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Legislative Update

Senate. The Senate this week will continue to consider nominations. On Wednesday at noon, Mark Kelly will be sworn in as the new Democratic Senator from Arizona, having defeated Republican Senator Martha McSally in the Nov. 3 special election. Majority Leader Mitch McConnell told his Republican colleagues on Saturday that their weekly Tuesday lunch meetings will now be held by phone rather than in-person, socially-distanced meetings in the Hart office building. (Democrats already hold their weekly meetings by phone.)

Senate Judiciary. Senator Dianne Feinstein (D-Calif.) said Nov. 23 that she will step down as the lead Democrat on the Judiciary Committee, setting up a potential battle to replace her. Following her announcement, Senator Dick Durbin (D-Ill.) said he would seek the position. Durbin is the most senior Democrat on the panel who doesn’t chair another committee, but he holds the Number 2 spot in the Democratic leadership as Minority Whip and chairs the Defense Subcommittee of the Appropriations panel. The next Democrat in line is Senator Sheldon Whitehouse (D-R.I.), who did not explicitly throw his hat in the ring but, rather, issued a statement saying, “I look forward to the question of succession on the Senate Judiciary Committee being decided by the caucus. I will abide by the caucus’s decision.”

House. The House has made a slight change in its schedule. Instead of holding votes on Monday and Tuesday, the first vote will now be on Wednesday, with the last votes of the week on Friday. In the schedule update Majority Leader Steny Hoyer sent out Nov. 27, he said, “Following last votes on Friday, Members are encouraged to remain in Washington. As conversations surrounding legislation related to government funding, coronavirus relief, and NDAA are ongoing, these bills will be considered by the House as soon as they are ready. The House may complete legislative business early the week of December 7th.”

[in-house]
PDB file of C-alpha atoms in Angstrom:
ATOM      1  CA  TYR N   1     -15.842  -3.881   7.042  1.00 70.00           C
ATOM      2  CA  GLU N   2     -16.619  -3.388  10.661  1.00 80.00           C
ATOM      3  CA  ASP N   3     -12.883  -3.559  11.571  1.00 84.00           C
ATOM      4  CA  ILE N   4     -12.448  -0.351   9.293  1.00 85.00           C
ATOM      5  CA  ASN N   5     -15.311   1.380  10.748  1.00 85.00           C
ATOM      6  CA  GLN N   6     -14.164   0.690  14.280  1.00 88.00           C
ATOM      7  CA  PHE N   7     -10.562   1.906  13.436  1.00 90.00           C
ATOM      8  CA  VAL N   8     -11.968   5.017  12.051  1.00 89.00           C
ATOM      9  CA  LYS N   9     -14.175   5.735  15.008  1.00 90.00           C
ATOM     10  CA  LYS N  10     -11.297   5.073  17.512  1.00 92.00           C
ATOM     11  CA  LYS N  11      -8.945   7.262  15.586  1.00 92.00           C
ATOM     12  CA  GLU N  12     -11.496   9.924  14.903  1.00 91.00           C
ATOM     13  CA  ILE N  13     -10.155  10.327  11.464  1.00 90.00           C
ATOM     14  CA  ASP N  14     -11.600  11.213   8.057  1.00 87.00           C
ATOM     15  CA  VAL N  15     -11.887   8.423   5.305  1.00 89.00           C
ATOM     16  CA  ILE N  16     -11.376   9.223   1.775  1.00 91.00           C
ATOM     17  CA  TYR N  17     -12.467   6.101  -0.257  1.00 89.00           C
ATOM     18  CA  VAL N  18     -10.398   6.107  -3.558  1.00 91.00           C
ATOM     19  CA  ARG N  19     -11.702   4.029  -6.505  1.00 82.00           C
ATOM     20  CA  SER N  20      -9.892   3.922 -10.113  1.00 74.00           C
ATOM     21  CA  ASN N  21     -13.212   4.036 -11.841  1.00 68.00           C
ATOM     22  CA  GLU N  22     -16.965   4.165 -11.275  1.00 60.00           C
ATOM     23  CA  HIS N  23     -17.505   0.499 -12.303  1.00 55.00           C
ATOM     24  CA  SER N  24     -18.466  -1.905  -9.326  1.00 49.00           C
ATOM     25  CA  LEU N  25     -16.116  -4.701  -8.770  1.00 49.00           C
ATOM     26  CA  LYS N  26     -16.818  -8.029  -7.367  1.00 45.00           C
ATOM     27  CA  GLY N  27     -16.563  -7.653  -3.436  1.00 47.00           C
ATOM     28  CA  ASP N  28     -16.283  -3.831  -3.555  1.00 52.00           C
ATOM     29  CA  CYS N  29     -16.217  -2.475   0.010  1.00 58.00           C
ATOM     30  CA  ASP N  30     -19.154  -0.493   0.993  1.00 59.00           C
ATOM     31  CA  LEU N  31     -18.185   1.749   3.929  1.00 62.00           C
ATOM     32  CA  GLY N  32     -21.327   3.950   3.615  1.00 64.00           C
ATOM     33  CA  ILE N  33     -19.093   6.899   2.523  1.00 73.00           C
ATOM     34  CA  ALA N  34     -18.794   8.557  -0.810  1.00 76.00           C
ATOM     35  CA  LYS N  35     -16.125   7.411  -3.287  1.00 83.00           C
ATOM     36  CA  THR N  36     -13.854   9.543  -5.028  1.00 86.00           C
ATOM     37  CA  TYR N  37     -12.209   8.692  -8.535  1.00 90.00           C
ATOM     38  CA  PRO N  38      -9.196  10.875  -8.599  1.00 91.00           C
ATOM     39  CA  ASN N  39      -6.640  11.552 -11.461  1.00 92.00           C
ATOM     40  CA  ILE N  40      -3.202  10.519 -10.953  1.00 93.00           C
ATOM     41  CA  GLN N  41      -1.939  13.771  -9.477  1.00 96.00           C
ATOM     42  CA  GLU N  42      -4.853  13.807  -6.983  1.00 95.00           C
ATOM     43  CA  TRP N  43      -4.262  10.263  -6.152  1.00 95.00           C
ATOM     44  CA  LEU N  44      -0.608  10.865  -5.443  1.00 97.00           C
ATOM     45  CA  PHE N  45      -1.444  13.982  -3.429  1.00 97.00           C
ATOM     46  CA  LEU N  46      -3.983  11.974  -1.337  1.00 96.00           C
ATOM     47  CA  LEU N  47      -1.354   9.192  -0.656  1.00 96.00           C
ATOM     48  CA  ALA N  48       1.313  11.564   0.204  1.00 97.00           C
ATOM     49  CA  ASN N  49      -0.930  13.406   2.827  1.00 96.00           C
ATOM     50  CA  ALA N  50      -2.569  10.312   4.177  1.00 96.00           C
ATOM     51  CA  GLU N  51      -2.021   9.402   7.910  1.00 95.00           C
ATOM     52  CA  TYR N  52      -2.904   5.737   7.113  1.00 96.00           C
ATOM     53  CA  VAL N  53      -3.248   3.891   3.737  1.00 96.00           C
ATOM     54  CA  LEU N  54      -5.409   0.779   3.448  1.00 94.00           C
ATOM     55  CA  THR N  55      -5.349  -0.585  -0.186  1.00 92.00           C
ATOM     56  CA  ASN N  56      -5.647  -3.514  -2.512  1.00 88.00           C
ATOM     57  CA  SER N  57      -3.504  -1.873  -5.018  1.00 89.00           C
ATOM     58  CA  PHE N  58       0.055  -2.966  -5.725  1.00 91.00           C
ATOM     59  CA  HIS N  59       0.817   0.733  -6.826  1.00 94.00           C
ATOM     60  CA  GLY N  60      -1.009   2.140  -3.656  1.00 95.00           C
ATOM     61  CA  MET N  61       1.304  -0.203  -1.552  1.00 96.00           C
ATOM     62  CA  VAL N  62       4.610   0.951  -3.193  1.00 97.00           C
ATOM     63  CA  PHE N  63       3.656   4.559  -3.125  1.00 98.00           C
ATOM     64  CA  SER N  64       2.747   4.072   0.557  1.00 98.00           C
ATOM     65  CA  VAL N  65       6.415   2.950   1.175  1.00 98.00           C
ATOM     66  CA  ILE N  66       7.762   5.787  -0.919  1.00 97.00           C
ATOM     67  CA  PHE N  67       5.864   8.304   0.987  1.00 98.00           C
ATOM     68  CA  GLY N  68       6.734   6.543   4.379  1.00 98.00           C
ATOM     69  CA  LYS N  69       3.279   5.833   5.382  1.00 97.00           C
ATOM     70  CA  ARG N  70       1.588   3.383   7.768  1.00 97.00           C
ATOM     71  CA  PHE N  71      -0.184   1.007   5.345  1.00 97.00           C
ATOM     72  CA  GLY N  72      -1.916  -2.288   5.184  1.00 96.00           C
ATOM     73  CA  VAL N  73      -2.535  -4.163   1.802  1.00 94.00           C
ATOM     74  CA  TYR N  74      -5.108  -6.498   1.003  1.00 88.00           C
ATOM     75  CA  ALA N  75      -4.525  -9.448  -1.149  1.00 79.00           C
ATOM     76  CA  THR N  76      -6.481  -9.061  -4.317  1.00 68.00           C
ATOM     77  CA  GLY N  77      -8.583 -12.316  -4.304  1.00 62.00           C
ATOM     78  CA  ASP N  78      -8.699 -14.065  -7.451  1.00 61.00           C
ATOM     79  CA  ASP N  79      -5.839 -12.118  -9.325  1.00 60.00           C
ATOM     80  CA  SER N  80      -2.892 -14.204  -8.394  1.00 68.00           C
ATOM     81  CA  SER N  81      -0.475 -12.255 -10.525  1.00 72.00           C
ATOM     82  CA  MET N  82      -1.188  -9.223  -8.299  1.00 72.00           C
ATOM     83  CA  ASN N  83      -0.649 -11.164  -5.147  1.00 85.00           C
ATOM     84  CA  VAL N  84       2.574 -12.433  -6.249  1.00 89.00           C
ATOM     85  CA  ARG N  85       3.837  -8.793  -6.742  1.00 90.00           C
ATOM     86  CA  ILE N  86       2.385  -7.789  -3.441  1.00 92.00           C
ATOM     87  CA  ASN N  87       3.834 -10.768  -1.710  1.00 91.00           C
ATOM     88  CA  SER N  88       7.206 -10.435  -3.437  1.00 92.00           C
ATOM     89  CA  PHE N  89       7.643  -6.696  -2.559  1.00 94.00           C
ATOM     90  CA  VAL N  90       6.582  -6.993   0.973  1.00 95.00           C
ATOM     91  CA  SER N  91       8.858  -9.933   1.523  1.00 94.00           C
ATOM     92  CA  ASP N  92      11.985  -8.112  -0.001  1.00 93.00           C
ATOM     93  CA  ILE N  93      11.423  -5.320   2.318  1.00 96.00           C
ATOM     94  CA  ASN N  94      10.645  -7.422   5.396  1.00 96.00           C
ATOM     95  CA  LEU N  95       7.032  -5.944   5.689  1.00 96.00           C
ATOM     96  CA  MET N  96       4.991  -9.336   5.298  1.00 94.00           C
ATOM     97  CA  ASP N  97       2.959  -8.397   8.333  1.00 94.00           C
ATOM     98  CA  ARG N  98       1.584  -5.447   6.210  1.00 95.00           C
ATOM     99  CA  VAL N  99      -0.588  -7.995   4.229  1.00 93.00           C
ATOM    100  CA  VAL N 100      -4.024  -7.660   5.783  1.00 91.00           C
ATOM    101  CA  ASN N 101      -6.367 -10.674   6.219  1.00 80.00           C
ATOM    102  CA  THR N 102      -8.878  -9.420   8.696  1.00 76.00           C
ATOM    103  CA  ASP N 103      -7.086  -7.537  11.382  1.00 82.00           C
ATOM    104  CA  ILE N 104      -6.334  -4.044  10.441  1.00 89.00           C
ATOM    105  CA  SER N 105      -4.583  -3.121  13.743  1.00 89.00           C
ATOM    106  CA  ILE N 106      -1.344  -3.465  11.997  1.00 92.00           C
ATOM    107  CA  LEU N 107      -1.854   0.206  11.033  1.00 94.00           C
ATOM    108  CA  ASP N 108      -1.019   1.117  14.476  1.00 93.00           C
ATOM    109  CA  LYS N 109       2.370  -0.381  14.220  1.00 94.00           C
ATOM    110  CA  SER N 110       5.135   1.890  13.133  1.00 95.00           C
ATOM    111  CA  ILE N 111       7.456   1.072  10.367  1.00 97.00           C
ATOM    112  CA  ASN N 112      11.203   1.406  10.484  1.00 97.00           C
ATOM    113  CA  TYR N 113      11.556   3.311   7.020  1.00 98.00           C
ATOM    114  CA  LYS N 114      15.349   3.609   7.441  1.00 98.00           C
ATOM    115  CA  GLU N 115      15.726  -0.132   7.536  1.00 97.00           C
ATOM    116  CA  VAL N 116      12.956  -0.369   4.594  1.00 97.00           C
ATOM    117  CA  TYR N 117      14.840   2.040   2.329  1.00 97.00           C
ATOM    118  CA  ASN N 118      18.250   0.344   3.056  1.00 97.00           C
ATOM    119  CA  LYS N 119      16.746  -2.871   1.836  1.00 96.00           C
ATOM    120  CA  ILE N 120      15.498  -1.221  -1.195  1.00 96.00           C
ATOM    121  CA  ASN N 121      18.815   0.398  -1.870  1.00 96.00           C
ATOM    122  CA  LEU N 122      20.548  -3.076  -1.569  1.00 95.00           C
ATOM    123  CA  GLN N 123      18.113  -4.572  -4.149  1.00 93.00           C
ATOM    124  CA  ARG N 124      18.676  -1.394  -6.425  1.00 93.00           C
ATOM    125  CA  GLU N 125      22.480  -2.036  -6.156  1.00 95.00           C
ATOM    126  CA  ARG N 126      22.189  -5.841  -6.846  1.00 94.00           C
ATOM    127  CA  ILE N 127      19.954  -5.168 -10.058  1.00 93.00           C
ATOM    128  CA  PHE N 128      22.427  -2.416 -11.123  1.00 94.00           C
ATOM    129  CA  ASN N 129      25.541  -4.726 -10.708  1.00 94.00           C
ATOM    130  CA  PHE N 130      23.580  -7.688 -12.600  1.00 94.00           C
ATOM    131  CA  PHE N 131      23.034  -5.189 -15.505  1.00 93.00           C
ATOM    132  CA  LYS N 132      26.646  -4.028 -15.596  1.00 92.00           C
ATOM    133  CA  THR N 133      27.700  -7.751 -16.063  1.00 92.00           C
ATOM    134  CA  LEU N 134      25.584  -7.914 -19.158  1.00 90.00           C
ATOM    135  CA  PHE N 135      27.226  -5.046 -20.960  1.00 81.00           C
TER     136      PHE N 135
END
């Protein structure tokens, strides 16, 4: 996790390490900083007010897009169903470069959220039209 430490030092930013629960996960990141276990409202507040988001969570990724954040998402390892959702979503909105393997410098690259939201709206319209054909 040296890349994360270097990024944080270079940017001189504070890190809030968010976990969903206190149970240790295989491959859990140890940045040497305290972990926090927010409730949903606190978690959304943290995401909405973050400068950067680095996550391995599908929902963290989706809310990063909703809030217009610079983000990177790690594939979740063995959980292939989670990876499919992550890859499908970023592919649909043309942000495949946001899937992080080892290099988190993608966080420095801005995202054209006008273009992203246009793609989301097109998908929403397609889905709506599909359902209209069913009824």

Among the bills to be considered under suspension of the rules on Wednesday is a Senate-passed measure (S. 945), the Holding Foreign Companies Accountable Act. Under the bill, publicly traded companies that use foreign accounting firms would be barred from trading on U.S. stock exchanges if the Public Company Accounting Oversight Board is not allowed to inspect their audits for three consecutive years. The companies would also have to disclose whether they’re owned or controlled by a foreign government. While the bill applies to all foreign accounting firms, it is targeted at China, which does not allow the PCAOB to inspect Chinese audit firms. About 200 Chinese companies are listed on U.S. exchanges.